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Looks great KK! We have Wiltshires...similar to the Dorpers in that they need no shearing and are a great meat sheep. After a lot of worm/parasite problems with merinos, touch wood....we have got to a position with the Wiltshires that we don't drench...no crutching either which is also a blessing!!

Something else to consider in the future- rabbits. They are good for meat, just need a good secure pen so they don't escape!

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PostPosted: Tue Jan 06, 2015 12:49 pm 
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Burnsy I had the exact same thought!! I have a small pen I built for drenching the girls that I just used normal farm fencing but when I brought the boy home I looked at it and realised it was not going to cut it. I'm looking into building a small pen and race.

Snags that sounds interesting getting the flock to build up a natural resistance and ill have to do some research on it in the future as I would ideally like to have no medications used on the flock. Do they build up a resistance or are the worms eliminated from the property over time?

Peasants I did look at the Wiltshires and only went with the Dorpers because my neighbour used to have them and I used to get them on my block as well so I had some exposure already.

Happy new year to everyone as well.

Kev


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PostPosted: Tue Jan 06, 2015 11:42 pm 
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KK75 wrote:

Snags that sounds interesting getting the flock to build up a natural resistance and ill have to do some research on it in the future as I would ideally like to have no medications used on the flock. Do they build up a resistance or are the worms eliminated from the property over time?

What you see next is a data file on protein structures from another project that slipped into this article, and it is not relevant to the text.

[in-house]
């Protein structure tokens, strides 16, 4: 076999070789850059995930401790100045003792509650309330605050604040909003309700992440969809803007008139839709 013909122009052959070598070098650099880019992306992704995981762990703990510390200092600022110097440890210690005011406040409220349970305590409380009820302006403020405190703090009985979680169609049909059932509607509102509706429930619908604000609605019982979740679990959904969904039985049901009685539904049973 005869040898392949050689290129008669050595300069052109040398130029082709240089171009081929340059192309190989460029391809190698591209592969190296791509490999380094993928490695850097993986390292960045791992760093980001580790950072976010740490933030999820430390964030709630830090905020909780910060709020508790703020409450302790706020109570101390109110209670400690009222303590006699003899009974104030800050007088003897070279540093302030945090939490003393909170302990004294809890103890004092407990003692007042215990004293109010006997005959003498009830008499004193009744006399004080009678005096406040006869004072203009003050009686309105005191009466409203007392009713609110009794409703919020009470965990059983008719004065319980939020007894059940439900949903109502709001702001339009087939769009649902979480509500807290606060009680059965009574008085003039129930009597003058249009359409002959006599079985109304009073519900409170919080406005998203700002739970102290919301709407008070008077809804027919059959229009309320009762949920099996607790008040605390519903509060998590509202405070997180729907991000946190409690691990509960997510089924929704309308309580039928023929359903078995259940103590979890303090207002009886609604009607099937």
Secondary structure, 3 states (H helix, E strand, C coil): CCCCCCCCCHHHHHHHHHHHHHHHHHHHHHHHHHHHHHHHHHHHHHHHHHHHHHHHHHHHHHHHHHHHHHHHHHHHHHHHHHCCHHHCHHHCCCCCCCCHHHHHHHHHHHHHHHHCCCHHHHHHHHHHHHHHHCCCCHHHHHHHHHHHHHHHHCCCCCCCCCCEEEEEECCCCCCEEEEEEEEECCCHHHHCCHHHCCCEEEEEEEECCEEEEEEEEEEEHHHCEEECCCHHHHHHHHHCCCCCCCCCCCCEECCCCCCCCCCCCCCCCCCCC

Bit off both
Paddock rotation to keep the grasses long ,the parasites are closer to the ground,allow some poisonous weeds to grow and let the animals self medicate,feeding of tree fodder crops ,less chance of parasites and high tannin helps kill what may be in the gut
Apple cider vinegar and garlic drench.
Chickens or guinea fowl in with the sheep to keep the parasites down.


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PostPosted: Sat Jan 31, 2015 6:40 pm 
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Well I'm finally getting around to building the new Chicken coop. The ground here is full on clay so really hard to dig. I had to wet the ground first then use a manual post hole digger. It took me days to do all the poles as I had to re soak the holes every so often. I have to attach the wire over the next few days and the roof will have to wait until next time I'm home.


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PostPosted: Sat Jan 31, 2015 8:11 pm 
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Looks great!!

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PostPosted: Sat Feb 07, 2015 5:42 pm 
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Looks great.

I was going to get Dorpers but after seeing the jump fences (which sheep dogs would have trouble getting over) or push through them I don't want the hassle. I was then going to get some whiltshires but now have 3 merinos (pets) so I will just stick with them.

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PostPosted: Sat Feb 07, 2015 11:39 pm 
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yep those dorpers sure point out the weak points in your fences :)